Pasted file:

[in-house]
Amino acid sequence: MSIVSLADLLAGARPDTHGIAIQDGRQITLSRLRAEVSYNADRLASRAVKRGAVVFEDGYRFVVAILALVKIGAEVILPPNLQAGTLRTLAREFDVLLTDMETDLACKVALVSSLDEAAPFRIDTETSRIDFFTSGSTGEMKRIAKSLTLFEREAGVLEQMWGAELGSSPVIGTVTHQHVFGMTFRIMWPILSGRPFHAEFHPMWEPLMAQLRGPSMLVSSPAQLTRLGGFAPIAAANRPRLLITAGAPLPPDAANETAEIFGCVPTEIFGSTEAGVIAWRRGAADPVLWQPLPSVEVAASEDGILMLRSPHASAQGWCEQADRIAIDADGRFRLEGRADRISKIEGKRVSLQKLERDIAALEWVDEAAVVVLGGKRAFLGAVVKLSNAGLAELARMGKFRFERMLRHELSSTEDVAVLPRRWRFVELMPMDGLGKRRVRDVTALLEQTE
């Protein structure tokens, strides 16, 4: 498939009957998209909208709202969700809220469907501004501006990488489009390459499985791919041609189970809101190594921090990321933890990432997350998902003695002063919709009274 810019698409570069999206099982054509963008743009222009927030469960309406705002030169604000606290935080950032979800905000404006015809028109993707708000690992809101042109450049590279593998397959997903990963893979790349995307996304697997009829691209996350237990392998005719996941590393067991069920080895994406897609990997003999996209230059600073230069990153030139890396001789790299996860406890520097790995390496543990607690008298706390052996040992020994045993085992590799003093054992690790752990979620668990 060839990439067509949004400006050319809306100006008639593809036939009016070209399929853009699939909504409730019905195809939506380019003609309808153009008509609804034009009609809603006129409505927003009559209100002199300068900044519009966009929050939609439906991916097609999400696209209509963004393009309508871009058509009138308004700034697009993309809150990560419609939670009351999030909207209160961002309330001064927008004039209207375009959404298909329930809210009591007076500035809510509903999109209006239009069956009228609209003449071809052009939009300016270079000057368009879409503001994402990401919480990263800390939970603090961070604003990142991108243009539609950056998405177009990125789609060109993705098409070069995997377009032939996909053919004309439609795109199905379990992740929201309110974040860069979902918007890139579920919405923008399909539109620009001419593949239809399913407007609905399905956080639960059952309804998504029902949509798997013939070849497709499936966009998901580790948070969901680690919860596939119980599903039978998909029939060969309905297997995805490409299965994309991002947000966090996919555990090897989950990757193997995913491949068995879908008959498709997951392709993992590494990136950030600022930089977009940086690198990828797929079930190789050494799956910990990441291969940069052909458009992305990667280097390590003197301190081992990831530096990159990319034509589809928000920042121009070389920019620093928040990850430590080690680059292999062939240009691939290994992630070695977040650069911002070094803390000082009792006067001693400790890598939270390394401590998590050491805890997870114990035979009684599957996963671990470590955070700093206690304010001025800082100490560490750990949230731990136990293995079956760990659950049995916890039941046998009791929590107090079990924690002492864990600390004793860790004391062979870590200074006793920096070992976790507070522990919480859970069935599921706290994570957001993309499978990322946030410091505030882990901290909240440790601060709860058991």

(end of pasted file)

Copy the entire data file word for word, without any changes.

[in-house]
Amino acid sequence: MSIVSLADLLAGARPDTHGIAIQDGRQITLSRLRAEVSYNADRLASRAVKRGAVVFEDGYRFVVAILALVKIGAEVILPPNLQAGTLRTLAREFDVLLTDMETDLACKVALVSSLDEAAPFRIDTETSRIDFFTSGSTGEMKRIAKSLTLFEREAGVLEQMWGAELGSSPVIGTVTHQHVFGMTFRIMWPILSGRPFHAEFHPMWEPLMAQLRGPSMLVSSPAQLTRLGGFAPIAAANRPRLLITAGAPLPPDAANETAEIFGCVPTEIFGSTEAGVIAWRRGAADPVLWQPLPSVEVAASEDGILMLRSPHASAQGWCEQADRIAIDADGRFRLEGRADRISKIEGKRVSLQKLERDIAALEWVDEAAVVVLGGKRAFLGAVVKLSNAGLAELARMGKFRFERMLRHELSSTEDVAVLPRRWRFVELMPMDGLGKRRVRDVTALLEQTE
């Protein structure tokens, strides 16, 4: 498939009957998209909208709202969700809220469907501004501006990488489009390459499985791919041609189970809101190594921090990321933890990432997350998902003695002063919709009274 810019698409570069999206099982054509963008743009222009927030469960309406705002030169604000606290935080950032979800905000404006015809028109993707708000690992809101042109450049590279593998397959997903990963893979790349995307996304697997009829691209996350237990392998005719996941590393067991069920080895994406897609990997003999996209230059600073230069990153030139890396001789790299996860406890520097790995390496543990607690008298706390052996040992020994045993085992590799003093054992690790752990979620668990 060839990439067509949004400006050319809306100006008639593809036939009016070209399929853009699939909504409730019905195809939506380019003609309808153009008509609804034009009609809603006129409505927003009559209100002199300068900044519009966009929050939609439906991916097609999400696209209509963004393009309508871009058509009138308004700034697009993309809150990560419609939670009351999030909207209160961002309330001064927008004039209207375009959404298909329930809210009591007076500035809510509903999109209006239009069956009228609209003449071809052009939009300016270079000057368009879409503001994402990401919480990263800390939970603090961070604003990142991108243009539609950056998405177009990125789609060109993705098409070069995997377009032939996909053919004309439609795109199905379990992740929201309110974040860069979902918007890139579920919405923008399909539109620009001419593949239809399913407007609905399905956080639960059952309804998504029902949509798997013939070849497709499936966009998901580790948070969901680690919860596939119980599903039978998909029939060969309905297997995805490409299965994309991002947000966090996919555990090897989950990757193997995913491949068995879908008959498709997951392709993992590494990136950030600022930089977009940086690198990828797929079930190789050494799956910990990441291969940069052909458009992305990667280097390590003197301190081992990831530096990159990319034509589809928000920042121009070389920019620093928040990850430590080690680059292999062939240009691939290994992630070695977040650069911002070094803390000082009792006067001693400790890598939270390394401590998590050491805890997870114990035979009684599957996963671990470590955070700093206690304010001025800082100490560490750990949230731990136990293995079956760990659950049995916890039941046998009791929590107090079990924690002492864990600390004793860790004391062979870590200074006793920096070992976790507070522990919480859970069935599921706290994570957001993309499978990322946030410091505030882990901290909240440790601060709860058991």